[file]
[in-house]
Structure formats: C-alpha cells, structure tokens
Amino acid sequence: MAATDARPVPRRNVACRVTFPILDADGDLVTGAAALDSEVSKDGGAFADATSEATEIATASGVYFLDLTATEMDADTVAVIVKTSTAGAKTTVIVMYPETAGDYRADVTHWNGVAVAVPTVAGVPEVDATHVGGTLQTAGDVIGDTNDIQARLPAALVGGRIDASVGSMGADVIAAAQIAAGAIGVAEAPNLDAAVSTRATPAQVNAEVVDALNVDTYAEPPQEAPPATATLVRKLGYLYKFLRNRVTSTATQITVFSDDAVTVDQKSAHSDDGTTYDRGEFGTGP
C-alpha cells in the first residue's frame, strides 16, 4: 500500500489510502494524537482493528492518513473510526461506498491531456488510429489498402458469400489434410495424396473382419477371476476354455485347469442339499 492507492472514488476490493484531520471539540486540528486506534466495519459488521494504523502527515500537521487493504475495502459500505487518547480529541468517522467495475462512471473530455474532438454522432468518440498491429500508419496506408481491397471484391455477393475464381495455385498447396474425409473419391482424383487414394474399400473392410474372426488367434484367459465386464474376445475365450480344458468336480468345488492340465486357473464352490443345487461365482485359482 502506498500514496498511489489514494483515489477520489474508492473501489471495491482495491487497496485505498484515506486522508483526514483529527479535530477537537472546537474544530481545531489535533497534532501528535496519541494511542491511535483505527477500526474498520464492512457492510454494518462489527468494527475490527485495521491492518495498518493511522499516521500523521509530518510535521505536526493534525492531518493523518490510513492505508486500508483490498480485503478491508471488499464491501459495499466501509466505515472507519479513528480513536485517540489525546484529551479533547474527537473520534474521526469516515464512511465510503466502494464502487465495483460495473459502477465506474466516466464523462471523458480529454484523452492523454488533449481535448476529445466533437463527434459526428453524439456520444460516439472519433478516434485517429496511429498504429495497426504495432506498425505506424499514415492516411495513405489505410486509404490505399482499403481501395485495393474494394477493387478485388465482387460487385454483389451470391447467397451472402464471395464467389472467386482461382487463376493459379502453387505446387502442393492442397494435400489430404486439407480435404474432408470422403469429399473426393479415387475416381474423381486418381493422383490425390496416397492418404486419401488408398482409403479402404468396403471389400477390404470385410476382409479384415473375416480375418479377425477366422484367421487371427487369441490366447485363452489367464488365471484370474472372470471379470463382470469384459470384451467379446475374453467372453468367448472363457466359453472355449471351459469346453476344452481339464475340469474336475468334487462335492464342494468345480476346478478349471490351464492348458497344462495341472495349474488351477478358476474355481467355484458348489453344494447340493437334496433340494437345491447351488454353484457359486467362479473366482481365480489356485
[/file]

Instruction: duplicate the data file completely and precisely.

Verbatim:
[in-house]
Structure formats: C-alpha cells, structure tokens
Amino acid sequence: MAATDARPVPRRNVACRVTFPILDADGDLVTGAAALDSEVSKDGGAFADATSEATEIATASGVYFLDLTATEMDADTVAVIVKTSTAGAKTTVIVMYPETAGDYRADVTHWNGVAVAVPTVAGVPEVDATHVGGTLQTAGDVIGDTNDIQARLPAALVGGRIDASVGSMGADVIAAAQIAAGAIGVAEAPNLDAAVSTRATPAQVNAEVVDALNVDTYAEPPQEAPPATATLVRKLGYLYKFLRNRVTSTATQITVFSDDAVTVDQKSAHSDDGTTYDRGEFGTGP
C-alpha cells in the first residue's frame, strides 16, 4: 500500500489510502494524537482493528492518513473510526461506498491531456488510429489498402458469400489434410495424396473382419477371476476354455485347469442339499 492507492472514488476490493484531520471539540486540528486506534466495519459488521494504523502527515500537521487493504475495502459500505487518547480529541468517522467495475462512471473530455474532438454522432468518440498491429500508419496506408481491397471484391455477393475464381495455385498447396474425409473419391482424383487414394474399400473392410474372426488367434484367459465386464474376445475365450480344458468336480468345488492340465486357473464352490443345487461365482485359482 502506498500514496498511489489514494483515489477520489474508492473501489471495491482495491487497496485505498484515506486522508483526514483529527479535530477537537472546537474544530481545531489535533497534532501528535496519541494511542491511535483505527477500526474498520464492512457492510454494518462489527468494527475490527485495521491492518495498518493511522499516521500523521509530518510535521505536526493534525492531518493523518490510513492505508486500508483490498480485503478491508471488499464491501459495499466501509466505515472507519479513528480513536485517540489525546484529551479533547474527537473520534474521526469516515464512511465510503466502494464502487465495483460495473459502477465506474466516466464523462471523458480529454484523452492523454488533449481535448476529445466533437463527434459526428453524439456520444460516439472519433478516434485517429496511429498504429495497426504495432506498425505506424499514415492516411495513405489505410486509404490505399482499403481501395485495393474494394477493387478485388465482387460487385454483389451470391447467397451472402464471395464467389472467386482461382487463376493459379502453387505446387502442393492442397494435400489430404486439407480435404474432408470422403469429399473426393479415387475416381474423381486418381493422383490425390496416397492418404486419401488408398482409403479402404468396403471389400477390404470385410476382409479384415473375416480375418479377425477366422484367421487371427487369441490366447485363452489367464488365471484370474472372470471379470463382470469384459470384451467379446475374453467372453468367448472363457466359453472355449471351459469346453476344452481339464475340469474336475468334487462335492464342494468345480476346478478349471490351464492348458497344462495341472495349474488351477478358476474355481467355484458348489453344494447340493437334496433340494437345491447351488454353484457359486467362479473366482481365480489356485